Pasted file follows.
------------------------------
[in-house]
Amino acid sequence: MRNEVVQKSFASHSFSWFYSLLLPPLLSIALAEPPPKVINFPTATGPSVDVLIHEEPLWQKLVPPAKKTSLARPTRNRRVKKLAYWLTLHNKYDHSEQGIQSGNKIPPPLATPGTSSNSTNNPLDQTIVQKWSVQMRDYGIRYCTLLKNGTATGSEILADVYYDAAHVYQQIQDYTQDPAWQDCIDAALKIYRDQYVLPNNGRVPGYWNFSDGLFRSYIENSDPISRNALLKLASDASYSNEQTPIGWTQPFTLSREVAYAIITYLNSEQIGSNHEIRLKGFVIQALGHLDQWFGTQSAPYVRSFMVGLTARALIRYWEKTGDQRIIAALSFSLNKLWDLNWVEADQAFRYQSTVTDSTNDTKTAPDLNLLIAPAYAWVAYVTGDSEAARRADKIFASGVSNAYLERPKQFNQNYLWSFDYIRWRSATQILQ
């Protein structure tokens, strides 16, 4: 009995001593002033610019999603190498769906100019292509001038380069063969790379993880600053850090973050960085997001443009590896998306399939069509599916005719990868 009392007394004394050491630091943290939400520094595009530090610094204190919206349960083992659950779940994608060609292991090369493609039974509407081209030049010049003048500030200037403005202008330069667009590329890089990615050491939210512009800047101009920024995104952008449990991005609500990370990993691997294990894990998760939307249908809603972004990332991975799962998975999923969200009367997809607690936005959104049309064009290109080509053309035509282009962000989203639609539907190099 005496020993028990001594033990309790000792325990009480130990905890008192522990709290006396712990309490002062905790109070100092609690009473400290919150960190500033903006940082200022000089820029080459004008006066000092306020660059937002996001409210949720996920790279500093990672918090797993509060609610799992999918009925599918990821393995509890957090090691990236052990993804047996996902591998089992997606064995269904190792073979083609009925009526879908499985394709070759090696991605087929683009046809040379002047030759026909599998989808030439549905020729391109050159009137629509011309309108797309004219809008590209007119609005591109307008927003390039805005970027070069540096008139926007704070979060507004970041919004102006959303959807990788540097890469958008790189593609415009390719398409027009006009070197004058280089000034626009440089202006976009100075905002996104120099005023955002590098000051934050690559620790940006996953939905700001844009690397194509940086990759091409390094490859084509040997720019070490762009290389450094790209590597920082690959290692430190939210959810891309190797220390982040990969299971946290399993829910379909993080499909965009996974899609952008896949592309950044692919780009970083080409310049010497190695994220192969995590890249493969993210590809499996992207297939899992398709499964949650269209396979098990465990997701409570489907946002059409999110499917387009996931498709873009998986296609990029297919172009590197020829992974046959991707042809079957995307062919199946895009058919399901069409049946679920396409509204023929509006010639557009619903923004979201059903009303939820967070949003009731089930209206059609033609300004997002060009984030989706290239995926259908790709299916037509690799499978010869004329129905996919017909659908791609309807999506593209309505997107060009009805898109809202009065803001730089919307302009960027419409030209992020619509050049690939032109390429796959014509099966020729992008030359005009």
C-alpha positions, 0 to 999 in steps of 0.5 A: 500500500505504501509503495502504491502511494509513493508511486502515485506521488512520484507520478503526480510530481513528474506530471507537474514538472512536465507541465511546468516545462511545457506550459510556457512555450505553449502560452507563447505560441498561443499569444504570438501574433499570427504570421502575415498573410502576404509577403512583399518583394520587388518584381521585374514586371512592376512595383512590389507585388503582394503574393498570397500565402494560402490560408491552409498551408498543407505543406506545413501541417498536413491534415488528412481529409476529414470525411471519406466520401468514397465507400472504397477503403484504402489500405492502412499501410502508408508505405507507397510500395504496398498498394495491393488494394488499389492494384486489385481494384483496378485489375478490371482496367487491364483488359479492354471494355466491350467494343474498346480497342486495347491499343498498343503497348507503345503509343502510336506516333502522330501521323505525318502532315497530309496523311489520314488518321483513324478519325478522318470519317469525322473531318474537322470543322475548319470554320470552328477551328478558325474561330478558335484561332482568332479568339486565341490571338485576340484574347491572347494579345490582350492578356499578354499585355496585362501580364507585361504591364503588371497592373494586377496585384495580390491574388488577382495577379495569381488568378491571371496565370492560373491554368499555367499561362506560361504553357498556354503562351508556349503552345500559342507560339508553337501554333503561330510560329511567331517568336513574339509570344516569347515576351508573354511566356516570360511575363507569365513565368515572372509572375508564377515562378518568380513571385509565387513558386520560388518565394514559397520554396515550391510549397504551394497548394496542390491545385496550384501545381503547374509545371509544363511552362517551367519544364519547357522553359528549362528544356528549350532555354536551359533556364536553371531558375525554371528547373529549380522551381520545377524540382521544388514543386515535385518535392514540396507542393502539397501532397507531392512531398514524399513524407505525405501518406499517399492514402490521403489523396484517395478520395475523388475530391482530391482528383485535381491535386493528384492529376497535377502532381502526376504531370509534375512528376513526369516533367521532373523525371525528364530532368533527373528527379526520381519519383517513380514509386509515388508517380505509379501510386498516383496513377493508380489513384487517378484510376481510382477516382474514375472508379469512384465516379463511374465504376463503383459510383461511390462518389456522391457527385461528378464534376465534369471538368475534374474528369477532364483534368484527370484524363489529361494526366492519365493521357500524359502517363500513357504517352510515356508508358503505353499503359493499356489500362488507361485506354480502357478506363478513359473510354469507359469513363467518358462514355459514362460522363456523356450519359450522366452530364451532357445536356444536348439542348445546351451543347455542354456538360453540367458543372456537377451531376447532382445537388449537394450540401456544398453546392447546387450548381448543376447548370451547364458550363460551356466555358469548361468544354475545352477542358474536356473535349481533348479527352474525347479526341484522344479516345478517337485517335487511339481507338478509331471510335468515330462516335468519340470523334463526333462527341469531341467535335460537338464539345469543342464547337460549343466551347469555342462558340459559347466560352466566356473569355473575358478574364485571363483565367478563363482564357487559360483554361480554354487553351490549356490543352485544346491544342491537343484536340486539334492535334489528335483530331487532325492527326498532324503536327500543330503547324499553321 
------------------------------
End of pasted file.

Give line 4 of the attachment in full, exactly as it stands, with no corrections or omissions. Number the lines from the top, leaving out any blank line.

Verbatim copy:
C-alpha positions, 0 to 999 in steps of 0.5 A: 500500500505504501509503495502504491502511494509513493508511486502515485506521488512520484507520478503526480510530481513528474506530471507537474514538472512536465507541465511546468516545462511545457506550459510556457512555450505553449502560452507563447505560441498561443499569444504570438501574433499570427504570421502575415498573410502576404509577403512583399518583394520587388518584381521585374514586371512592376512595383512590389507585388503582394503574393498570397500565402494560402490560408491552409498551408498543407505543406506545413501541417498536413491534415488528412481529409476529414470525411471519406466520401468514397465507400472504397477503403484504402489500405492502412499501410502508408508505405507507397510500395504496398498498394495491393488494394488499389492494384486489385481494384483496378485489375478490371482496367487491364483488359479492354471494355466491350467494343474498346480497342486495347491499343498498343503497348507503345503509343502510336506516333502522330501521323505525318502532315497530309496523311489520314488518321483513324478519325478522318470519317469525322473531318474537322470543322475548319470554320470552328477551328478558325474561330478558335484561332482568332479568339486565341490571338485576340484574347491572347494579345490582350492578356499578354499585355496585362501580364507585361504591364503588371497592373494586377496585384495580390491574388488577382495577379495569381488568378491571371496565370492560373491554368499555367499561362506560361504553357498556354503562351508556349503552345500559342507560339508553337501554333503561330510560329511567331517568336513574339509570344516569347515576351508573354511566356516570360511575363507569365513565368515572372509572375508564377515562378518568380513571385509565387513558386520560388518565394514559397520554396515550391510549397504551394497548394496542390491545385496550384501545381503547374509545371509544363511552362517551367519544364519547357522553359528549362528544356528549350532555354536551359533556364536553371531558375525554371528547373529549380522551381520545377524540382521544388514543386515535385518535392514540396507542393502539397501532397507531392512531398514524399513524407505525405501518406499517399492514402490521403489523396484517395478520395475523388475530391482530391482528383485535381491535386493528384492529376497535377502532381502526376504531370509534375512528376513526369516533367521532373523525371525528364530532368533527373528527379526520381519519383517513380514509386509515388508517380505509379501510386498516383496513377493508380489513384487517378484510376481510382477516382474514375472508379469512384465516379463511374465504376463503383459510383461511390462518389456522391457527385461528378464534376465534369471538368475534374474528369477532364483534368484527370484524363489529361494526366492519365493521357500524359502517363500513357504517352510515356508508358503505353499503359493499356489500362488507361485506354480502357478506363478513359473510354469507359469513363467518358462514355459514362460522363456523356450519359450522366452530364451532357445536356444536348439542348445546351451543347455542354456538360453540367458543372456537377451531376447532382445537388449537394450540401456544398453546392447546387450548381448543376447548370451547364458550363460551356466555358469548361468544354475545352477542358474536356473535349481533348479527352474525347479526341484522344479516345478517337485517335487511339481507338478509331471510335468515330462516335468519340470523334463526333462527341469531341467535335460537338464539345469543342464547337460549343466551347469555342462558340459559347466560352466566356473569355473575358478574364485571363483565367478563363482564357487559360483554361480554354487553351490549356490543352485544346491544342491537343484536340486539334492535334489528335483530331487532325492527326498532324503536327500543330503547324499553321 